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The state isn’t obligated to follow the advice of an advisory group that Gov. Roy Cooper has tasked with recommending a future for the massive interstate toll lane project under construction north of Charlotte, but vocal members of the group appears to favor a strategy being called “complete and delete,” in which no tolls would ever be collected.
The advisory group has been discussing options for the $640 million Interstate 77 project and met last week to conduct further discussions about the costs of terminating the public-private partnership that has funded the initiative so far.
Although the group examined a range of options, much of their discussion has focused on just two choices, both proposed in a report authored by Mercator Advisors, a consulting firm that the state contracted to provide an independent analysis of the project, to transfer control of the project to the state.
The first of those two options — allowing the private developer to complete the project, which would then be purchased by the state after completion — would result in toll lanes being left in place. But those lanes and fees would be maintained by the North Carolina Department of Transportation, rather than leaving ownership with Cintra, the Spanish infrastructure company that is currently building the project.
The second option, and clearly the one that some group members prefer, is “complete and delete.” Comments from some group members indicated that in gauging public sentiments in the metro-Charlotte area, they found that “complete and delete” most closely matches what people want.
This option would result in Cintra completing the project, followed by the termination of the company’s 50-year toll-lane contract. The state would convert the toll lanes into general-purpose lanes.
The group adjourned for the day before more detailed discussions of “complete and delete” could begin, but that subject will likely be on the agenda for the committee’s April 16 meeting in Cornelius.
Looking at costs
Mercator representative Jim Taylor told the group that the estimated cost of the first option, in which the Cintra completed the project but the state then terminated its project and operated the tolls, ranged between $400 million and more than $600 million, but that those figures could change when negotiations between the state and Cintra begin in earnest, and could also change based upon the performance of the toll lanes once they’re finished.
Although the costs of “complete and delete” have not been fully released yet, it’s clear that contract termination costs, coming at the same point in the project, would likely be similar. However, “complete and delete” would not allow the state to recoup revenue by collecting tolls, while the state would not incur costs for maintaining the toll collection system on I-77.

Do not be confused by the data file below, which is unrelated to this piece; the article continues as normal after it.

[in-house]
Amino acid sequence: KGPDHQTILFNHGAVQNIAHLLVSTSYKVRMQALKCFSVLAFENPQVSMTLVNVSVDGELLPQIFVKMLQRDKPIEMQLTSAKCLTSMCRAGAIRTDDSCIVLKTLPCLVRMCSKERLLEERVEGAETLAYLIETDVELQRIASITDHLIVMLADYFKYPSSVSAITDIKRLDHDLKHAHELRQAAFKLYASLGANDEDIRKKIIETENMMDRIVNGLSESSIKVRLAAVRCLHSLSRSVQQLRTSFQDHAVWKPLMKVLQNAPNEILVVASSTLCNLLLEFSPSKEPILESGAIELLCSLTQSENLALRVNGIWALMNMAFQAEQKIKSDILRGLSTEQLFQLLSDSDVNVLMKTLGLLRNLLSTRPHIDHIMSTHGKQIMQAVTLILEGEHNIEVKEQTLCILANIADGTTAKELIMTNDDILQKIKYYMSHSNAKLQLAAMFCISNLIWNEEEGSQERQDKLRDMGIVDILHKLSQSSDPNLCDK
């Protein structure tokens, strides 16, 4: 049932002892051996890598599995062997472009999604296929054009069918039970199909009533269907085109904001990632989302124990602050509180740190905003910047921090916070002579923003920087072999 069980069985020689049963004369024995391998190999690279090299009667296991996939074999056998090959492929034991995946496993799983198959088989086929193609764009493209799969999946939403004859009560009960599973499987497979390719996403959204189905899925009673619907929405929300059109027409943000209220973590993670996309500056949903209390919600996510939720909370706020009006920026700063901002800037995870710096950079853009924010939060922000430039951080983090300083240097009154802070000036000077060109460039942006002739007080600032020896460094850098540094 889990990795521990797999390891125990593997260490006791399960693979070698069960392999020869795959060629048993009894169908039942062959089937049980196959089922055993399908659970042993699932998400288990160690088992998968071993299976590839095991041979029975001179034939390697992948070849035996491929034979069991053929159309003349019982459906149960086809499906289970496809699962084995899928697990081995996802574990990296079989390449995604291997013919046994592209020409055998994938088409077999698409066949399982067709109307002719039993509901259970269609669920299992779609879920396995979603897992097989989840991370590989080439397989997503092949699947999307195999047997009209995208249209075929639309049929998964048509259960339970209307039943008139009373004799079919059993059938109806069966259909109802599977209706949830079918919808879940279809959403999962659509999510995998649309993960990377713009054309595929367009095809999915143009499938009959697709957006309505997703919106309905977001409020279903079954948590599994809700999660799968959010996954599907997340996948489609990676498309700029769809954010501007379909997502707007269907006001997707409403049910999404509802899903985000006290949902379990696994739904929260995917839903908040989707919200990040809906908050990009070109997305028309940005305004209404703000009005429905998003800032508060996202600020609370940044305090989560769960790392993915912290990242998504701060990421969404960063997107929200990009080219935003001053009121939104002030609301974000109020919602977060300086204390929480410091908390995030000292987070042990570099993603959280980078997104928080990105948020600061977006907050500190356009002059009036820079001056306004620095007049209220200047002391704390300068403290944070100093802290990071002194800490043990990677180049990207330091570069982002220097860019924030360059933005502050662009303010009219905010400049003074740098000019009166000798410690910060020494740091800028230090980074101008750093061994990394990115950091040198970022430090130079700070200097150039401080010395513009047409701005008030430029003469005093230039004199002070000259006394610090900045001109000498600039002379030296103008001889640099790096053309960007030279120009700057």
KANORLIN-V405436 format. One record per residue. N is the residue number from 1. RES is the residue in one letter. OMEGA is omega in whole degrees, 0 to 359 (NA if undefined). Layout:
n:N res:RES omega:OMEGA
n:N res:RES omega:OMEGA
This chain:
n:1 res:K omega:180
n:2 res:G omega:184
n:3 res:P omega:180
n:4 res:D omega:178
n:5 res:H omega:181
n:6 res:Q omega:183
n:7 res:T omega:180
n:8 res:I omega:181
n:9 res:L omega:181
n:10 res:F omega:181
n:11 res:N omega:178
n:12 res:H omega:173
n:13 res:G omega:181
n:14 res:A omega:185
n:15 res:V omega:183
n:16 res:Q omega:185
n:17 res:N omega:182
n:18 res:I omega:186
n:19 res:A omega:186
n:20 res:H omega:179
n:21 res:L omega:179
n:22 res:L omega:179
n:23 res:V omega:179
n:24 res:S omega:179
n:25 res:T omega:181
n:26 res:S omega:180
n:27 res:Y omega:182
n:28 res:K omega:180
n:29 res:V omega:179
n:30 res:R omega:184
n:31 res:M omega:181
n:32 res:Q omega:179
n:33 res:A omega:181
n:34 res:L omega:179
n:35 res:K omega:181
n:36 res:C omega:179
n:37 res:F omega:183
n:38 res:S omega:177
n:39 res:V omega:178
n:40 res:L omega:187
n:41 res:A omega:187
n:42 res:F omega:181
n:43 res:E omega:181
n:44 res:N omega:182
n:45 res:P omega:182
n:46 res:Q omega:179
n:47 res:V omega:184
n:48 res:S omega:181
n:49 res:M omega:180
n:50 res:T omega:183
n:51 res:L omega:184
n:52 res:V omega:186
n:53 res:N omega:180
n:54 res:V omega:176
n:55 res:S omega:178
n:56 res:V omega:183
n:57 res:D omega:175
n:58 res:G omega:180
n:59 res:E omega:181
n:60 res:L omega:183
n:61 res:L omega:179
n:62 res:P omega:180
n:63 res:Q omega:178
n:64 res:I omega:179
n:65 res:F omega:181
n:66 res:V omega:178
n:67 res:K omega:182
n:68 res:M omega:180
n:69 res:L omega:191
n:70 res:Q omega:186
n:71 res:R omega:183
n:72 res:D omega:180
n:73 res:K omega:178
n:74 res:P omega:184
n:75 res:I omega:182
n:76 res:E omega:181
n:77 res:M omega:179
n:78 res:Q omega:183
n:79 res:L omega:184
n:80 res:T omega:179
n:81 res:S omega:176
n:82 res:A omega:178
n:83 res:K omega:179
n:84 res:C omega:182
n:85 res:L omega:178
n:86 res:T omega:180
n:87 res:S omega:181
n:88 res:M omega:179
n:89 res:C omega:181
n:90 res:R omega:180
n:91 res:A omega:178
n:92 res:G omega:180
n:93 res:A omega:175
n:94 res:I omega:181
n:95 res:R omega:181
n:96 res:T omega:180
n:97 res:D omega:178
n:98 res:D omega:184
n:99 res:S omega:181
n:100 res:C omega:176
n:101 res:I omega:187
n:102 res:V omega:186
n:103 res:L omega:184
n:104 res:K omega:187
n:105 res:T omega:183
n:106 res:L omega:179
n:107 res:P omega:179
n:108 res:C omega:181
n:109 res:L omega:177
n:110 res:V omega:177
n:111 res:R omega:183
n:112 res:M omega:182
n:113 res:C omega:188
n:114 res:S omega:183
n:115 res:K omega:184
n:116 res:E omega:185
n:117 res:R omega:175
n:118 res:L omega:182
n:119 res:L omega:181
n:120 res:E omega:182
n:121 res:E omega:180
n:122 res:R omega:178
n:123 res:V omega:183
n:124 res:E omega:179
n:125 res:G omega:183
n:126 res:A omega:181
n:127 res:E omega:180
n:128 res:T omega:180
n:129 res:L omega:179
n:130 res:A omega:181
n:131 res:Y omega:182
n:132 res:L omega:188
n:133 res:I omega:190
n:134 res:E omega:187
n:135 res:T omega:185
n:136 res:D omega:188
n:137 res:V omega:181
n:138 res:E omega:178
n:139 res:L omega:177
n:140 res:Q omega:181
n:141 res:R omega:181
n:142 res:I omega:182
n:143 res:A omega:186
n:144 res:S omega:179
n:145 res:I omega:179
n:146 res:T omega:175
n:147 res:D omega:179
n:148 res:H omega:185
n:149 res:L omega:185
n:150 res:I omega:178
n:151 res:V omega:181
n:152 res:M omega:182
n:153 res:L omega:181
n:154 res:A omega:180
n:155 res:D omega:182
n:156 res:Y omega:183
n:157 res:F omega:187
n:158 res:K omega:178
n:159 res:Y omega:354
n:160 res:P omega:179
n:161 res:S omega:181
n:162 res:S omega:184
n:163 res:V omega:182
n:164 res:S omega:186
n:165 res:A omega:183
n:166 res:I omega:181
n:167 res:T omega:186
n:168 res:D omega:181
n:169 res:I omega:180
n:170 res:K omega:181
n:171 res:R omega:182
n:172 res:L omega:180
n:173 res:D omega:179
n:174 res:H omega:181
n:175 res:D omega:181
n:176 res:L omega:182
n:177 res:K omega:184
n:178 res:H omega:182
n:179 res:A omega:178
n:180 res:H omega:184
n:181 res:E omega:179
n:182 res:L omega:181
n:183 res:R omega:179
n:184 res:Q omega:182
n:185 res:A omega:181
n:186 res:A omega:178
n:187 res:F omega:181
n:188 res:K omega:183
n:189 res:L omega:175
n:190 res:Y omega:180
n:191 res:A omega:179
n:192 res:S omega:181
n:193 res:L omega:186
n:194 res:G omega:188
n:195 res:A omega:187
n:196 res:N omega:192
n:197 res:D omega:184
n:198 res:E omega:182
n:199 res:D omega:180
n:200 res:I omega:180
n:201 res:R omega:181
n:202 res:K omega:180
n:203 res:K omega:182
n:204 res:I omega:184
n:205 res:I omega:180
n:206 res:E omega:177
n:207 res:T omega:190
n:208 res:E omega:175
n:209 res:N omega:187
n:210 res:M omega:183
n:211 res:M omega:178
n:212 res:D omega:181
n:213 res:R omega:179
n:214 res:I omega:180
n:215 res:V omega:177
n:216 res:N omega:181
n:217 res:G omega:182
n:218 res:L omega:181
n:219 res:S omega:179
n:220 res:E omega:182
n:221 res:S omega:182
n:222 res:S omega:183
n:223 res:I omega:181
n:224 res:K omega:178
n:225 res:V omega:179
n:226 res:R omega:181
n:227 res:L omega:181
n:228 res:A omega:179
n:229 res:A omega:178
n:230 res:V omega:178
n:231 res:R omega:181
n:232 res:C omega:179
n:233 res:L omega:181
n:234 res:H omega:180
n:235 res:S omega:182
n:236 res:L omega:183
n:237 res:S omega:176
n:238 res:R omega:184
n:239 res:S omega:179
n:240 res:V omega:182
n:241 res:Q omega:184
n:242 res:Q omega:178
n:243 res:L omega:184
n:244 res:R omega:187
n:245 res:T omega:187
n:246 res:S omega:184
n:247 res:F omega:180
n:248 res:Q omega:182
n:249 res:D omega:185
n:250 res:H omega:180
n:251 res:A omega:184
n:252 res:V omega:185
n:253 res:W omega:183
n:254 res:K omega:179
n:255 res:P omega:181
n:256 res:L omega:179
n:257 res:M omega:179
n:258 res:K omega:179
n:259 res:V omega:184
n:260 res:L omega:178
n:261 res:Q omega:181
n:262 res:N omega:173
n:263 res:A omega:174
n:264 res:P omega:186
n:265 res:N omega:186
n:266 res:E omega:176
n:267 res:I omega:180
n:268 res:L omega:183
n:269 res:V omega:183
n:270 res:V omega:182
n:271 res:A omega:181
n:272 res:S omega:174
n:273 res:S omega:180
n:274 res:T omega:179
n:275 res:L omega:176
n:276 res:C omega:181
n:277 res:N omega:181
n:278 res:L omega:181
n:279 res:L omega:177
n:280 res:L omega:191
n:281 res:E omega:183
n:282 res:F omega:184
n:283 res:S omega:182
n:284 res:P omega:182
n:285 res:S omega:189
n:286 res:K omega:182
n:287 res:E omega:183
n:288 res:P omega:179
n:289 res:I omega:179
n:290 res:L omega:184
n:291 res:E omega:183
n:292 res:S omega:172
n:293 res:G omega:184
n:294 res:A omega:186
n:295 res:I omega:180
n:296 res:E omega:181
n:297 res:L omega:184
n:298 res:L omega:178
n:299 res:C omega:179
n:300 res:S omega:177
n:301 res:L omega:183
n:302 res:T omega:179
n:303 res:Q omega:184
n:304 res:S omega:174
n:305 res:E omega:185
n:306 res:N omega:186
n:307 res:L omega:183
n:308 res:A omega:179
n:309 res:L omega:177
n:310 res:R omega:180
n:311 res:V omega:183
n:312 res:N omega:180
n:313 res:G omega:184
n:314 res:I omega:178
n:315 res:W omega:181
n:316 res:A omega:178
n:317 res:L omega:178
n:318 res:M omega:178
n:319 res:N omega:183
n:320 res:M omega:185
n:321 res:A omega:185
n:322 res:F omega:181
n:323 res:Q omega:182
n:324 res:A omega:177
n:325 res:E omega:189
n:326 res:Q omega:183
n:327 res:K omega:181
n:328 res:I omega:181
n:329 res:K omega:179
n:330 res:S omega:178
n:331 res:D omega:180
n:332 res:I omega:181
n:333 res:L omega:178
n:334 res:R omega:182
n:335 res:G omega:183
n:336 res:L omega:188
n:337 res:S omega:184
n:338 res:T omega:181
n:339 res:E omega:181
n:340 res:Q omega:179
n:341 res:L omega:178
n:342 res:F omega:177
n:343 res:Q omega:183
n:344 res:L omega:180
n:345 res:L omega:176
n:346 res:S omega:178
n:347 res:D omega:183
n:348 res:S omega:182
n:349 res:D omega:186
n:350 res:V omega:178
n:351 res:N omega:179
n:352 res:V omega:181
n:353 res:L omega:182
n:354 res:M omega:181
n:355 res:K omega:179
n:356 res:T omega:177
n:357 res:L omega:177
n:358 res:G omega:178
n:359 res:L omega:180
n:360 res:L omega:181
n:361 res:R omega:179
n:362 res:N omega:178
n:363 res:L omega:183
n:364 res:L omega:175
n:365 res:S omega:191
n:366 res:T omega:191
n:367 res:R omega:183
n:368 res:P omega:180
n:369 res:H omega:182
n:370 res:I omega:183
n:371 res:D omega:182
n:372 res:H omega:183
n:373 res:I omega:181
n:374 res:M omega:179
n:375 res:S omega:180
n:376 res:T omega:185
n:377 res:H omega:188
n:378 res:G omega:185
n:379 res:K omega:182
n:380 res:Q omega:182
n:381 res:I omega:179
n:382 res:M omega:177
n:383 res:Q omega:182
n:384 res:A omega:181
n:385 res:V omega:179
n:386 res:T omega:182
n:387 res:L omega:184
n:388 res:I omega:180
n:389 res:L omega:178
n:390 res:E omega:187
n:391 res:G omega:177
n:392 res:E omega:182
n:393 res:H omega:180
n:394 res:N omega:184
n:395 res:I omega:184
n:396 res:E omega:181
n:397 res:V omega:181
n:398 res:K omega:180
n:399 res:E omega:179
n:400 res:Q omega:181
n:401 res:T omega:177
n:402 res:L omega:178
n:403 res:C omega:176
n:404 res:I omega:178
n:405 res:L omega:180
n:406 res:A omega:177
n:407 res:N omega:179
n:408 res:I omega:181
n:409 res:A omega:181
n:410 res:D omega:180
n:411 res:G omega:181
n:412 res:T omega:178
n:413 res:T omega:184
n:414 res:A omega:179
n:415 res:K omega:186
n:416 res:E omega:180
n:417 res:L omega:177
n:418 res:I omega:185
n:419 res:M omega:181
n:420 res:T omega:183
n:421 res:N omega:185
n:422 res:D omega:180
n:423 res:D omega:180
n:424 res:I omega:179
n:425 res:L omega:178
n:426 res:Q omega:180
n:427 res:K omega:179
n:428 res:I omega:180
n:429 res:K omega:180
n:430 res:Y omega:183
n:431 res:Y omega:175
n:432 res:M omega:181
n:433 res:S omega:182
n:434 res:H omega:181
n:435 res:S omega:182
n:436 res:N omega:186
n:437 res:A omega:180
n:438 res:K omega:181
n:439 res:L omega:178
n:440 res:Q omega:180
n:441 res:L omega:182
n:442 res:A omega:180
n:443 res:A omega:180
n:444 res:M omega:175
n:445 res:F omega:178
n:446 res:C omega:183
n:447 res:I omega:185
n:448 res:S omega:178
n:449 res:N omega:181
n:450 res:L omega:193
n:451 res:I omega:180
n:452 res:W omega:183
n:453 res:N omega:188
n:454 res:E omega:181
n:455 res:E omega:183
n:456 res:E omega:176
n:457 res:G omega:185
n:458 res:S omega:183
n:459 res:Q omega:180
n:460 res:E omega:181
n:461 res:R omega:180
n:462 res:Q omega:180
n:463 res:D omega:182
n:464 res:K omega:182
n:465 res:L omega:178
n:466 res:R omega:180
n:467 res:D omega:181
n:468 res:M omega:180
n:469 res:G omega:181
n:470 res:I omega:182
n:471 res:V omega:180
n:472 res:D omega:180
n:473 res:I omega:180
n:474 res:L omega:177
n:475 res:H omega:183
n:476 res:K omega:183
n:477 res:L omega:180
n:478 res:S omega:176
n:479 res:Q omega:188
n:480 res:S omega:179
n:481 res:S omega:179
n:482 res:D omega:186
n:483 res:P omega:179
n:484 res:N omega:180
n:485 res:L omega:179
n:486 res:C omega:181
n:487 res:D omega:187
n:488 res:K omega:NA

“When I was first retained, we got a lot of public comments all throughout the process and people were all over the place in terms of their confidence in the numbers that have been thrown out about what the cost to terminate was,” Taylor said at the meeting.
“The agreement provides special protections for the lenders, which is separate from the equity, the guys from Spain, and their co-equity investors. In order to terminate, you have to see how much it would take to pay off the debt, and compare that to the fair market value of the entire facility.”
Many questions remain unanswered about the timing of the state-takeover option, its ultimate cost, and whether the state is willing to fund such a large-scale change to a project that has been ongoing for years.
The advisory group heard that to pay for the termination of the contract in order to allow the North Carolina Department of Transportation to maintain the toll lanes, the state would have to prioritize the project under the State Transportation Improvement Program guidelines, which rank infrastructure projects throughout North Carolina.
That program is governed by the Strategic Transportation Investments law, “which mandates ongoing evaluation and improvement to ensure the process continues to be responsive to North Carolina’s diverse needs,” according to state documents.
That law requires NCDOT to make prioritization decisions through a formula that ranks decisions based upon a project’s economic impact, quality of life factors and local needs. There’s no guarantee that changes to the Interstate 77 toll lanes project would make that list, because those changes would be in “competition against other projects” and would depend upon the availability of funding, according to the presentation given to the advisory board.
It’s not clear that the “complete and delete” option, which would not commit NCDOT to maintaining the tolls, would involve the same logistical issues.
Gov. Cooper commissioned the advisory group in the wake of public outcry about the I-77 project and its possible impact on the areas of northern Mecklenburg County and southern Iredell County where the toll lanes are being built. The group has no decision-making power, but will eventually provide a recommendation to NCDOT about how the state should proceed with the toll lanes project.